How tall was Napoleon Bonaparte? One of the first things that come to mind when we think of Napoleon Bonaparte is probably the adjective “small,” as the man from St. Helena is typically portrayed as a ruler who is of average height and build. But, contrary to what one might believe, the “Little Corporal” did not suffer from stunted growth. Napoleon was perfectly normal in terms of height and weight. Based on the findings that have been provided by Napoleon’s contemporaries, Napoleon’s height was approximately 5′ 6.6″, or 1.69 meters. But there is more to it than it seems.
Napoleon’s Height According to Documents
From the time he took the throne until he died in 1821, Napoleon Bonaparte (1769-1821) was the subject of a variety of benchmarks. According to the memoirs of Louis Joseph Narcisse Marchand, the Emperor’s valet, Napoleon measured “five feet, two inches, and four lines” or 1.686 meters. Again, General Gaspard Gourgaud, who measured how tall Napoleon was in 1815 while they were traveling to St. Helena, reported in his diary a height of five feet, two inches, and a half, or 1.692 meters.
At Longwood, the English upholsterer in charge of taking height estimates measured how tall Napoleon was (who was a prisoner at the time) and found it to be 5 feet, 7 inches, or 1 meter, 70 centimeters. In 1821, when François Carlo Antommarchi was autopsying Napoleon Bonaparte, the French physician found Napoleon to be about the same height as the French general Jean Gabriel Marchand (who was 5′ 6.4″ or 1.686 meters).
The Average Height of French People in Napoleon’s Time
Based on the findings that have been provided by Napoleon’s many contemporaries, Napoleon’s height was approximately 5′ 6.6″ or 1.69 meters. Based on this measurement, Napoleon Bonaparte appears to be a monarch of average height for his time. The average height of French people increased significantly from Napoleon’s time in 1810 until 2010.
For instance, the average height of men in France in 2009 was 5′ 9″ (1.75 meters), while the average height of French women was 5′ 4.2″ (1.63 meters). But in 1900, the average height of French men was only 5′ 5.4″ (1.66 meters), and the average height of women was only 5′ 0.6″ (1.54 meters).
What Makes Us Think of a Short Napoleon?
So, what is it that makes us think of a short Napoleon today? For a funny take on the dictator, the English propaganda machine made many pictures of a pygmy Napoleon.
First, the French Imperial Guard was always stationed close to Napoleon while he was out in the field all the time. Napoleon was not a tall person, but they always made Napoleon appear shorter than he actually was. It was an elite corps that consisted of soldiers with at least ten years of experience and measuring at least 6 feet or 1.83 meters. That is nearly 8 inches (20 centimeters) taller than the average height at the time.
So, the average height of the soldiers in this corps was also 6 feet (1.83 meters).
Second, the Imperial Guards grenadiers always wore tall bonnets-á-poil or fur caps that measured more than 12 inches or 30 centimeters and covered their entire heads. The mission of this particular unit was to awe and dishearten the adversary by making them feel as if they were up against big, strong men. The Imperial Guard was an elite unit that was only used as a last resort in times of war.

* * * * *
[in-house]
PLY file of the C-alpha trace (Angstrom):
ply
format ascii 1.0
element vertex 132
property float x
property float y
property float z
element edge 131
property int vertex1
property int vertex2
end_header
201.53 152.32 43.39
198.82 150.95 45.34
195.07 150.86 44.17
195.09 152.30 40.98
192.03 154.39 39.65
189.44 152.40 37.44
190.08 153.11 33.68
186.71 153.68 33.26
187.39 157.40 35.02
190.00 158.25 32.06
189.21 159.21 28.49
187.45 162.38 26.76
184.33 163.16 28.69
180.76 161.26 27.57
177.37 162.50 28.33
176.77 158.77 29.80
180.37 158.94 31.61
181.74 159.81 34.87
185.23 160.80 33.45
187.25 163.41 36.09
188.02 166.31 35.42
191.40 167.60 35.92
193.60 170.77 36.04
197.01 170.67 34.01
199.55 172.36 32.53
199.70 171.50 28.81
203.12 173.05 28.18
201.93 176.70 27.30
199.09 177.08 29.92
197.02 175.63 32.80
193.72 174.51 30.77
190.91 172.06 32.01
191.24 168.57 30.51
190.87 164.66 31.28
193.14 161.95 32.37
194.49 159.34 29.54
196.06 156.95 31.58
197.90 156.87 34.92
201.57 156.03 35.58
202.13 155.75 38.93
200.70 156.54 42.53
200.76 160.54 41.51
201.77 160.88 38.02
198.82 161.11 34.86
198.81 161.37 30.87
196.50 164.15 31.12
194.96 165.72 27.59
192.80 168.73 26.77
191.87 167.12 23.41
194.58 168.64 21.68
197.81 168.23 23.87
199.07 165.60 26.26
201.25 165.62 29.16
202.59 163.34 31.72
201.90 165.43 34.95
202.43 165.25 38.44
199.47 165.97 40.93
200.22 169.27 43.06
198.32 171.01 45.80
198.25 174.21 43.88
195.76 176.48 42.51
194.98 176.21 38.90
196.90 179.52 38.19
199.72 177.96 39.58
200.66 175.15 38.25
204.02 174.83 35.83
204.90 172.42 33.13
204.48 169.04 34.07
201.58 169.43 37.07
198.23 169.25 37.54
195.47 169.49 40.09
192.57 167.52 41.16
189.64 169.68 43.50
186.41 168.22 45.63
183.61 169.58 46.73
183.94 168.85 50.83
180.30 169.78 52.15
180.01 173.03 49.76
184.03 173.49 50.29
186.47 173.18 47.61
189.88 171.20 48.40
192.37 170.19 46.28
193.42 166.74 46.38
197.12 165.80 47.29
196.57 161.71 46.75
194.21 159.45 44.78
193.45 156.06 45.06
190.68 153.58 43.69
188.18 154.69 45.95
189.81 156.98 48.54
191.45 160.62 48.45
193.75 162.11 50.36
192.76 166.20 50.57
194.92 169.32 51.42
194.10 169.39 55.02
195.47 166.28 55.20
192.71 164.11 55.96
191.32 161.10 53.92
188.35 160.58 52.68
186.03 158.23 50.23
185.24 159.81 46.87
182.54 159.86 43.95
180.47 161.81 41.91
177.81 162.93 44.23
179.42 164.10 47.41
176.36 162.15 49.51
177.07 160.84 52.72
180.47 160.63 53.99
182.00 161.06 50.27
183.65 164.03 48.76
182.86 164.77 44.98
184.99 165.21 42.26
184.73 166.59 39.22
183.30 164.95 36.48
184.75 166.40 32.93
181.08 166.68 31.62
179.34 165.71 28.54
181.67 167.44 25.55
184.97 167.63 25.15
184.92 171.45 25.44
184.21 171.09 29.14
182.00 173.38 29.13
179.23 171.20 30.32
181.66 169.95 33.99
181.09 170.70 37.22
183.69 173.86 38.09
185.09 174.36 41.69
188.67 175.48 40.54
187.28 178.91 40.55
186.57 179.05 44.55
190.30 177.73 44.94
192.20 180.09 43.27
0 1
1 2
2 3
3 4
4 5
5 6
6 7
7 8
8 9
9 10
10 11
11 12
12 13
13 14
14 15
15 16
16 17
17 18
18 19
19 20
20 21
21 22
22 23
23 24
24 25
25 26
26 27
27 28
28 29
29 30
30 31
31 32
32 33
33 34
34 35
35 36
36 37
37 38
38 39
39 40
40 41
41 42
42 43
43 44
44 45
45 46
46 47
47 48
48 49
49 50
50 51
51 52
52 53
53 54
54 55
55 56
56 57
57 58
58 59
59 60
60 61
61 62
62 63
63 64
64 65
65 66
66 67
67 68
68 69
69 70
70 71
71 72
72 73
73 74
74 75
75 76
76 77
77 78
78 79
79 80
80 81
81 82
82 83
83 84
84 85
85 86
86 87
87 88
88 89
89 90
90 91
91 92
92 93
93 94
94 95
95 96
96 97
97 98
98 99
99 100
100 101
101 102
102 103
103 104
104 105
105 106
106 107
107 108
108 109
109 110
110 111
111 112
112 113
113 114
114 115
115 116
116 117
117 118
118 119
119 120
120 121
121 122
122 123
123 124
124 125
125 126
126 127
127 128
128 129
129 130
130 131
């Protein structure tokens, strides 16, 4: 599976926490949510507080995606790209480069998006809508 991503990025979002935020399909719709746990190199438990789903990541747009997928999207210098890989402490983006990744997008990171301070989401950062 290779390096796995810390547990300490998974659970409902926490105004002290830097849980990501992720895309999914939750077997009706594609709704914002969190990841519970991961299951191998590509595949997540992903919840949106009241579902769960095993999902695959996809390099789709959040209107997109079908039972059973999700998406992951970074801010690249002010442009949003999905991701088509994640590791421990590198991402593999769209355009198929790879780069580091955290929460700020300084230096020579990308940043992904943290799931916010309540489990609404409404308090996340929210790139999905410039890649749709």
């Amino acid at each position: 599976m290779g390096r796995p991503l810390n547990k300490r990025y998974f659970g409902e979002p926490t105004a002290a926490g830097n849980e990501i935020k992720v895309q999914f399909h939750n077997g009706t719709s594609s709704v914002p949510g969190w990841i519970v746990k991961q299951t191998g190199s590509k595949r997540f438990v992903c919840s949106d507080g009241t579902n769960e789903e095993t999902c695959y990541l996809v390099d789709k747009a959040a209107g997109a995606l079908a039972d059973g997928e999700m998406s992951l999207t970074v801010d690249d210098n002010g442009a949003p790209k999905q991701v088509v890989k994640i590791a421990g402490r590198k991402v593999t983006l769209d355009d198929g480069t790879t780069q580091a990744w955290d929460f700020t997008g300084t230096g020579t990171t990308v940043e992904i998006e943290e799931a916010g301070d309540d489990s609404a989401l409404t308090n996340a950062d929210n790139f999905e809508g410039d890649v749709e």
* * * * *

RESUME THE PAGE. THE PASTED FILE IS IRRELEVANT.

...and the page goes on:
Enlisting in the French Military
It is hard to provide an accurate height measurement for how tall the French people were in the year 1800. So, let’s take a look at the minimum height requirement for enlisting in the French military in the late 18th century. In 1776, it was 5 feet 5 (or 1.651 meters) and in 1792, it was 5 feet 4 (1.625 meters).
According to these heights, the average height of the French people living at the turn of the 19th century was approximately 5′ 5″ or 1.65 meters. Comparing this to how tall Napoleon was, Napoleon was neither a dwarf nor a giant, but he was taller than the typical French citizen.
A Discrepancy in Napoleon’s Height Regarding Measurement Units
Another possibility for why Napoleon was known to be short in height lies in the disparity in length between the French foot and the English foot, which is the standard unit of measurement in both countries.
Napoleon’s height of 5 feet, 6.5 inches is equal to 1.69 meters in France, while it is only equal to 1.58 meters in England. This could be another reason Napoleon was known for his short stature, particularly among the British.
It seems that the funny stories about Bonaparte’s smallish size were most widely circulated by the British press, especially after the Treaty of Amiens was broken. The British painted Napoleon Bonaparte, or the “Corsican Ogre,” as a dwarf individual opposing the formidable John Bull of the United Kingdom in a famous caricature.
After Napoleon Bonaparte’s abdication in 1815, the monarchists and then the republicans did not hesitate to adopt this faulty image of Napoleon about his short height, which has persisted up until this day. This topic of height also plagued Louis Napoleon Bonaparte (1808–1873), or Napoleon III, the nephew of Napoleon Bonaparte. Victor Hugo called him “Napoléon le Petit” or “Napoleon the Small.” This was the history behind how tall Napoleon was.
- Bl.uk – “John Bull and Bonaparte, from a collection of material relating to the fear of a French invasion“
- Dunan Marcel – “Napoleon’s Height“
- Victor Hugo – “Napoléon le Petit“